Friday, December 9, 2005
OU alumnus honored by President Bush for mentoring
By Rebecca Wyatt, OU Web Writer
Joseph Gardella, CAS ’77, has a number of titles — OU alumnus, professor, researcher, activist and scientist, but most recently President George W. Bush honored him for the titles of advocate and mentor. Gardella was awarded a 2005 Presidential Award for Science, Mathematics and Engineering for his commitment to mentoring students and boosting the participation of minorities, women and disabled students in the areas of sciences and math.
“My parents were public school teachers in Detroit so I’ve had a lifetime of saying ‘This is my responsibility,’” said Gardella of his work advocating for disadvantaged groups and mentoring.
A professor of chemistry and biomaterials and also the associate dean for external affairs at the University of Buffalo, Gardella has mentored more than 60 undergraduates as well as a number of graduate students in the university setting. Additionally, he supports junior faculty and women professors at the university.
Gardella also works with programs for Native Americans. He is involved with the Seneca Nation supporting the identification and recruitment of high school students. He works within the Buffalo Public School System’s Native American Magnet School where he tutors, performs science demonstrations and supports the curriculum.
The father of a physically disabled child, Gardella also helped a paraplegic student graduate with a degree in chemistry, obtain a standing motorized wheelchair and begin her doctoral studies at the University of Buffalo.
In the community, Gardella is an advocate for citizens’ rights, including the right to fully understand the environmental science that impacts your neighborhood and health.
Being recognized by the White House for his desire to educate and mentor makes Gardella proud. He also feels privileged to be honored with such a deserving group of individuals and one organization.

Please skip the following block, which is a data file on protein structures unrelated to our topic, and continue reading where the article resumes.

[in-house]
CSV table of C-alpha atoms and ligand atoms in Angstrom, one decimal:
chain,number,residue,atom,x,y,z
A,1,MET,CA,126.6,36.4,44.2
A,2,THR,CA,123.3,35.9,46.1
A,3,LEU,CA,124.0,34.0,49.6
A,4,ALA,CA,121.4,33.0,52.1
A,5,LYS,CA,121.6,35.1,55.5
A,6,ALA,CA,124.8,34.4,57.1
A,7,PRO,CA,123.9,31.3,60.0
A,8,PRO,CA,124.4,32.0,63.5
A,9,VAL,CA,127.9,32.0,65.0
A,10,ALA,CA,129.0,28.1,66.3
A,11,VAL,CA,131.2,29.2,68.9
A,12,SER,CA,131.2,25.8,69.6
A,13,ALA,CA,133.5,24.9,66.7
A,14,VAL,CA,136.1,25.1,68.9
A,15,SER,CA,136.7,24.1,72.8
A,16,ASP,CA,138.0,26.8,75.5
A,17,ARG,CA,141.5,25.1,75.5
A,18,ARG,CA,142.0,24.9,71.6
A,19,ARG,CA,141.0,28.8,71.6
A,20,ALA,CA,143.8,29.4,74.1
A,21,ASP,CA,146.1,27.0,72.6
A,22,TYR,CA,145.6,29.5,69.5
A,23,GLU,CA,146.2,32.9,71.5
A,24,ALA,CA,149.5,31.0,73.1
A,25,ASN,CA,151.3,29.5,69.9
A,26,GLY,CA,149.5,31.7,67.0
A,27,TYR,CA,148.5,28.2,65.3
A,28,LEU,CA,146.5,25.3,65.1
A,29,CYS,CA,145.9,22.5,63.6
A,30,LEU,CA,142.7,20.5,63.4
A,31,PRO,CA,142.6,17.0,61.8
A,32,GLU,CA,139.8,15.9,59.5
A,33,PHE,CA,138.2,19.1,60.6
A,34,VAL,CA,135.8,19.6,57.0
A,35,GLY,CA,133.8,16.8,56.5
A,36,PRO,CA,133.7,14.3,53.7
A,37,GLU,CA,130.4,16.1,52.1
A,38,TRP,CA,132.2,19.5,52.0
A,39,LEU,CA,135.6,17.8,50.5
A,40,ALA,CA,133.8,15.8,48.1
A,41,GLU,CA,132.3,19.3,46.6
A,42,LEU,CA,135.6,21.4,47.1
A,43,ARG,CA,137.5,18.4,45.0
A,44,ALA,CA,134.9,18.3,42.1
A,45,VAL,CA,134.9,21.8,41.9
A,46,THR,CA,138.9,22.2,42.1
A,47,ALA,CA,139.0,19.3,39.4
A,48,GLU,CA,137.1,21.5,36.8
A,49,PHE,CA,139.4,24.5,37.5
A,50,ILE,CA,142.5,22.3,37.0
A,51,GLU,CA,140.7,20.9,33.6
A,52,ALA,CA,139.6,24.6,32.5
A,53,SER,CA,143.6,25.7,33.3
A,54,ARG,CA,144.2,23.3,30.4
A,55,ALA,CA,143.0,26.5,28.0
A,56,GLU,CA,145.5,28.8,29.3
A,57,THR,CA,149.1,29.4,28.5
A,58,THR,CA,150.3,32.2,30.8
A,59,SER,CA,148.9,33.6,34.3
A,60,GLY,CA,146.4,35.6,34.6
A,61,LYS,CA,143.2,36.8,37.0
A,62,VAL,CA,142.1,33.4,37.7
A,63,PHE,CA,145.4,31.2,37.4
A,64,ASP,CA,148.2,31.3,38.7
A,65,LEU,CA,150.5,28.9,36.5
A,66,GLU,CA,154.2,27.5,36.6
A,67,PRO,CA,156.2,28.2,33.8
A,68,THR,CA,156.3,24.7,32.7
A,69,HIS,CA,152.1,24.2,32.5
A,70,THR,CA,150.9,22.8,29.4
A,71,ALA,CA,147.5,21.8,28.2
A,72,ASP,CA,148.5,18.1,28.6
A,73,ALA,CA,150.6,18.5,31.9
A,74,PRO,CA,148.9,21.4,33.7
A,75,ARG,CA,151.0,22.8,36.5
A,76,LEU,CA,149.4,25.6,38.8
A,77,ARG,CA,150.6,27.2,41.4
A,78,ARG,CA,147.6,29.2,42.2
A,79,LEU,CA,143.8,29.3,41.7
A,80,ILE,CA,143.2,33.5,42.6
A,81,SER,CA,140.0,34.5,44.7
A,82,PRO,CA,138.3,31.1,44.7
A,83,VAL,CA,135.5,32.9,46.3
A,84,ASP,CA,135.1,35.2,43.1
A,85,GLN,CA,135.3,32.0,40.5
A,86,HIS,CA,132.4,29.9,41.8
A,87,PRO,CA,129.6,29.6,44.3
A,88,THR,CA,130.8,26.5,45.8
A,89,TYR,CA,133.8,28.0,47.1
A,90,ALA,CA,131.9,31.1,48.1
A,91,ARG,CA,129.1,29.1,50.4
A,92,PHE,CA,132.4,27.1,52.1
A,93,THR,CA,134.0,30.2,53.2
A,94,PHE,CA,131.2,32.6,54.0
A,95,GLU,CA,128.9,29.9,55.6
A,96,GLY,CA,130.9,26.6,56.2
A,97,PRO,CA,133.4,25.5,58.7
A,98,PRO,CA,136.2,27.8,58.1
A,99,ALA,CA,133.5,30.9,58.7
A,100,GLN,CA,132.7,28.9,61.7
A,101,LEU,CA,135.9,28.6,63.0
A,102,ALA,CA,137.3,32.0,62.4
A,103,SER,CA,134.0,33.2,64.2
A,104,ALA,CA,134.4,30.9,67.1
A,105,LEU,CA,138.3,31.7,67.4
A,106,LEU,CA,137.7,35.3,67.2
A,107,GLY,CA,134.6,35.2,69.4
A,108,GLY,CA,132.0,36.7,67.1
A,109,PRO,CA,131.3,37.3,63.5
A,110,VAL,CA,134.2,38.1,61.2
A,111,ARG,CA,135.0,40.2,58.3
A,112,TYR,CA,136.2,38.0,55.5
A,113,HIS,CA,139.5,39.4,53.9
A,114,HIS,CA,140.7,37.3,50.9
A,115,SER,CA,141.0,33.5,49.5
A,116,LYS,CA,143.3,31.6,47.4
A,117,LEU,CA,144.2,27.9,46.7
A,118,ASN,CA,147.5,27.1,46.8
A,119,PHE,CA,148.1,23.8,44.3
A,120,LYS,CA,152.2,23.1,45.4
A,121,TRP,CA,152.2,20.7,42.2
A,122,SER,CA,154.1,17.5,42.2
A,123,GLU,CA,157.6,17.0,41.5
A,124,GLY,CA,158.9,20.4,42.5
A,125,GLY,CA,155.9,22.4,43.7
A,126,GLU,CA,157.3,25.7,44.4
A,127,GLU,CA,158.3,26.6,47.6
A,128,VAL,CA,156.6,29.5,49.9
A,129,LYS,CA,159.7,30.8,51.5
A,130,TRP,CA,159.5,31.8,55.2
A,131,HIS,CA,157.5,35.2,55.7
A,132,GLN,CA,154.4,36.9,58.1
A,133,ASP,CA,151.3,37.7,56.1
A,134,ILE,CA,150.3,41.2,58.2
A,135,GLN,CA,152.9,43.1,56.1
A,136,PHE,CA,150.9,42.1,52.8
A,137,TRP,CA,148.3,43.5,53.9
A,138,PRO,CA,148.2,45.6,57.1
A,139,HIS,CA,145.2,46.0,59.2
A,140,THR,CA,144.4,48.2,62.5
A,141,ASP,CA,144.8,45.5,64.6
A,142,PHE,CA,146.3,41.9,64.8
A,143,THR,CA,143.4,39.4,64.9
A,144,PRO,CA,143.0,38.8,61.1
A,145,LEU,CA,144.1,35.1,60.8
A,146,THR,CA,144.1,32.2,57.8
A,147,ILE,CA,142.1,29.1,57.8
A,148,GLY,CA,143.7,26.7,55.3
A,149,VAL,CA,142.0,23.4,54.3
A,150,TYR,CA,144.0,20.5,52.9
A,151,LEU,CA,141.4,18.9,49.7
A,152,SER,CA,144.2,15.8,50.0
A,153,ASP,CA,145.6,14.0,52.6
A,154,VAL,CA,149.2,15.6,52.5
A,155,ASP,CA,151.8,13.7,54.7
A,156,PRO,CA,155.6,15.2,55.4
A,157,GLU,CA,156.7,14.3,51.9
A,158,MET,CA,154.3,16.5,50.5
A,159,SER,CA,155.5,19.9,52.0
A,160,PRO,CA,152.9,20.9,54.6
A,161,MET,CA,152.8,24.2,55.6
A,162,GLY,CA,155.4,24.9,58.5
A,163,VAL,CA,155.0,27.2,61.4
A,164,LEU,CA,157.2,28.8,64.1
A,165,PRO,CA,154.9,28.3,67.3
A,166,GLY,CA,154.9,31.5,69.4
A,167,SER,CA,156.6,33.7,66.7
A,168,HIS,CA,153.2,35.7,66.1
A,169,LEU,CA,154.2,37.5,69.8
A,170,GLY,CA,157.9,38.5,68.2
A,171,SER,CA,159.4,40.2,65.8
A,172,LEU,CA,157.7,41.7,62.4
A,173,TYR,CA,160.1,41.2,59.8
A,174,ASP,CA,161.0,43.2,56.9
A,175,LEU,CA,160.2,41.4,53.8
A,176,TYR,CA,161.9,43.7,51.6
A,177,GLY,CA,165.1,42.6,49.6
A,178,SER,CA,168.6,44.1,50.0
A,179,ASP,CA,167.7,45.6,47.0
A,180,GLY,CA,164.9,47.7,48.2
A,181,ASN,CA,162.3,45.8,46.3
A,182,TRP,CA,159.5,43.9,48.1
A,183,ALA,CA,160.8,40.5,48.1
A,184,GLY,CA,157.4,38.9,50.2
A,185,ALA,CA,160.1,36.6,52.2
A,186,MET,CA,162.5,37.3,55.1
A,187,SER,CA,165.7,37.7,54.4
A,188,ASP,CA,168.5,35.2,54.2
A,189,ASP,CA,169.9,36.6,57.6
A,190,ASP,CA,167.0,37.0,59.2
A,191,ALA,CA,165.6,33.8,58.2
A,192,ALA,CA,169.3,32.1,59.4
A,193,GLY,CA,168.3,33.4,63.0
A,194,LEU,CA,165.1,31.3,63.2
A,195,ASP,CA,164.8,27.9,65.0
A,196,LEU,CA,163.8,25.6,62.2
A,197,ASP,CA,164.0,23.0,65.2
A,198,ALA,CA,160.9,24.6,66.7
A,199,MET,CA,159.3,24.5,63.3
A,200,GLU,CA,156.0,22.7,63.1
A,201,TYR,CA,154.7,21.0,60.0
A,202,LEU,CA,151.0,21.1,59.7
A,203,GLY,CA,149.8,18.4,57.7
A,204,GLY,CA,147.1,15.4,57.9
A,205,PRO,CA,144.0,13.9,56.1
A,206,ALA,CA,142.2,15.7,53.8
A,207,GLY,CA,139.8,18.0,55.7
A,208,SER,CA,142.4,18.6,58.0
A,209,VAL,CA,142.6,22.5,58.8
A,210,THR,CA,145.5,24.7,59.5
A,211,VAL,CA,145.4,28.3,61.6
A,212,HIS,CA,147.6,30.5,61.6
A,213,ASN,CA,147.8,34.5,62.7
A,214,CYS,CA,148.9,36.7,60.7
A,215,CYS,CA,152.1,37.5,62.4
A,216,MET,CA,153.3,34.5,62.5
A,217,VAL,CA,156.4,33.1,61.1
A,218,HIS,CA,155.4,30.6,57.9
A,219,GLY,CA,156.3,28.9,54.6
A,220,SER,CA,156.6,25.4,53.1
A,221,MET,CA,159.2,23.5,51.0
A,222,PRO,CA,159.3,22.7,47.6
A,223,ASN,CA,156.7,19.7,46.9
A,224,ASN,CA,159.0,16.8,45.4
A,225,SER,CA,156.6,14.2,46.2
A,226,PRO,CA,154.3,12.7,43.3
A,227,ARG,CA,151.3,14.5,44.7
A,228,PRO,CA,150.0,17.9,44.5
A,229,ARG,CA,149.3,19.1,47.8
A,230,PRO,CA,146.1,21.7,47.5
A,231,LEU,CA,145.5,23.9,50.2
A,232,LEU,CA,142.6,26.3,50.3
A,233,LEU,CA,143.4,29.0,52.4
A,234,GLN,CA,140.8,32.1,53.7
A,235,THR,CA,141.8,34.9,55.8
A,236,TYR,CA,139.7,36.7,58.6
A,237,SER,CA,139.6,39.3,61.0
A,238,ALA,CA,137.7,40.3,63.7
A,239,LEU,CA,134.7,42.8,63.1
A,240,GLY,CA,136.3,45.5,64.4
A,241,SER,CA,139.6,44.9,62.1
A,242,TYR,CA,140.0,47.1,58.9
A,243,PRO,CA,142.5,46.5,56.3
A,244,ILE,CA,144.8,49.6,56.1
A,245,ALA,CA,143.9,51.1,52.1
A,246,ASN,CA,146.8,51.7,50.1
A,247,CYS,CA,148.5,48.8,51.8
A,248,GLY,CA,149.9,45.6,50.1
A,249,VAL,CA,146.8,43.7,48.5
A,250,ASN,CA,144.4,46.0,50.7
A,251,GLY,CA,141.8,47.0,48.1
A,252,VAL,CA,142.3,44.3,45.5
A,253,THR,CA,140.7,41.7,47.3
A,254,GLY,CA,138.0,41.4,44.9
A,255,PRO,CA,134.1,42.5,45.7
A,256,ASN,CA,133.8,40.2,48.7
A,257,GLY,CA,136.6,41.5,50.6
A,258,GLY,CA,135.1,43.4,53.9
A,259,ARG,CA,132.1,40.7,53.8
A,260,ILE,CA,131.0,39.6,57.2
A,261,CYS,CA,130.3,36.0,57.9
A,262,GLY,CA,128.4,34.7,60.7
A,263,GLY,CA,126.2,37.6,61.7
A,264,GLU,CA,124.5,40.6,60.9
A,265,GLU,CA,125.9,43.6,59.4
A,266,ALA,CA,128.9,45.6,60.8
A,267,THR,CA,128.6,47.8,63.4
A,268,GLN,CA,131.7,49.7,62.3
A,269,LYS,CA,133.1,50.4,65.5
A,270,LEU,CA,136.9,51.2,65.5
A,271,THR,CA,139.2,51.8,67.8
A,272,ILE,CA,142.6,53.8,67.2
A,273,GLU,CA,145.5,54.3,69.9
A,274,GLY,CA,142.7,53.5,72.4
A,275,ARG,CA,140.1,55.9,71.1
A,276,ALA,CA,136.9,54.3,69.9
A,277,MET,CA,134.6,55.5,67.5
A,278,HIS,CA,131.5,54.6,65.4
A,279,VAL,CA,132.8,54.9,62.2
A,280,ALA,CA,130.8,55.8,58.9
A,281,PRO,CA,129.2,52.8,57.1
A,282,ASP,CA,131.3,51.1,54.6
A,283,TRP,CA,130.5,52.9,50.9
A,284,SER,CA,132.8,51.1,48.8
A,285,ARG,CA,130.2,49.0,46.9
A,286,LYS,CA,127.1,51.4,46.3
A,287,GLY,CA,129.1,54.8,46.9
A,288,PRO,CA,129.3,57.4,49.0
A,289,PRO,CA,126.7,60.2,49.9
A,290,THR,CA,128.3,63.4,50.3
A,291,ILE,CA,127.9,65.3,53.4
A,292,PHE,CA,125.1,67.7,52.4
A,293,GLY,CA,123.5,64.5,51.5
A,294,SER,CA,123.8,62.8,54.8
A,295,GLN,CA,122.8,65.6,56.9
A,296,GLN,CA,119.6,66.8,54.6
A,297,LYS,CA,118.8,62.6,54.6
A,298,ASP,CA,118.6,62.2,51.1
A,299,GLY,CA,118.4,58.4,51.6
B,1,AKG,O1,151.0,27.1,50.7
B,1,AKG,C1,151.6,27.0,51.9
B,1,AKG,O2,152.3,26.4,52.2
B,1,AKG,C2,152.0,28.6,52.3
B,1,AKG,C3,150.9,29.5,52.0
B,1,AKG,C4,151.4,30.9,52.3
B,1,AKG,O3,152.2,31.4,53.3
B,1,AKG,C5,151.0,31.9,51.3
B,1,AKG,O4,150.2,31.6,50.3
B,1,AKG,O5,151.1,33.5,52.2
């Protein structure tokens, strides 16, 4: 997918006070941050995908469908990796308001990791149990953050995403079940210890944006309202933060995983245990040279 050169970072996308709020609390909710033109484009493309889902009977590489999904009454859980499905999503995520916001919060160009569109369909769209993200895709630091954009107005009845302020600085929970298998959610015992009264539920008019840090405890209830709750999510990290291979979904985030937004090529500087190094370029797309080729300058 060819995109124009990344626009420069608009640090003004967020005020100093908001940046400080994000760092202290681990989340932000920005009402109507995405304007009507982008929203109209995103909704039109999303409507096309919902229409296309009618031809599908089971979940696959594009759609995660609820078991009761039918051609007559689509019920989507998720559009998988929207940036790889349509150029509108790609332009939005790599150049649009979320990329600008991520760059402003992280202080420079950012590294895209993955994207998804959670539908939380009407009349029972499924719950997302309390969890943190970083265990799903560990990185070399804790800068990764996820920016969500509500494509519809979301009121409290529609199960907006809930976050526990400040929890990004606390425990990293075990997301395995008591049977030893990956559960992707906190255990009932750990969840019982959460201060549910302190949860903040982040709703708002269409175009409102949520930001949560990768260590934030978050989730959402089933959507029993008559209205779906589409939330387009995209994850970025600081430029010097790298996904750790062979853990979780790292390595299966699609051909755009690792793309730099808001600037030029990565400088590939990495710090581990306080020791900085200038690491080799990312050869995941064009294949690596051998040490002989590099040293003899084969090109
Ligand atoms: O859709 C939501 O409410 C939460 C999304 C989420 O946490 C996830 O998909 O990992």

“The other people who received the presidential award are a pretty inspiring group. These are people who go above and beyond the call of duty,” Gardella said.
The group of 10 individuals and one organization are charged with developing a paper together on mentoring and presenting it as a presidential report.
Besides his parents, Gardella also credit his OU experience for instilling in him the desire to mentor.
“When faculty take an active interest in you as a human being, as they do at OU, you receive a mentorship that touches you for the rest of your life,” said Gardella.
A lot of the things he is doing within the community are things Gardella said he did or experienced as an undergraduate at Oakland University. Gardella sees his leadership within the community as a way of “paying it forward to the next generation.”
Along with the presidential recognition, Gardella and the other Presidential Award recipients each received a $10,000 grant for continued work in the area.
“I want to take this award and do something with it,” Gardella said. “It’s not the award, it’s the opportunity to turn this into more action.”
With his grant, Gardella is partially funding a number of activities. A part of the money will fund a sociology graduate student’s research on why women at the University of Buffalo are at the associate professor level longer than men before becoming full professors.
Another portion of the money will be used to study environmental issues in the community including graduate students’ studies of nuclear contamination. Some of the grant will go to the Native American magnet schools. The grant also will cover a doctoral student’s research on why kids lose interest in science.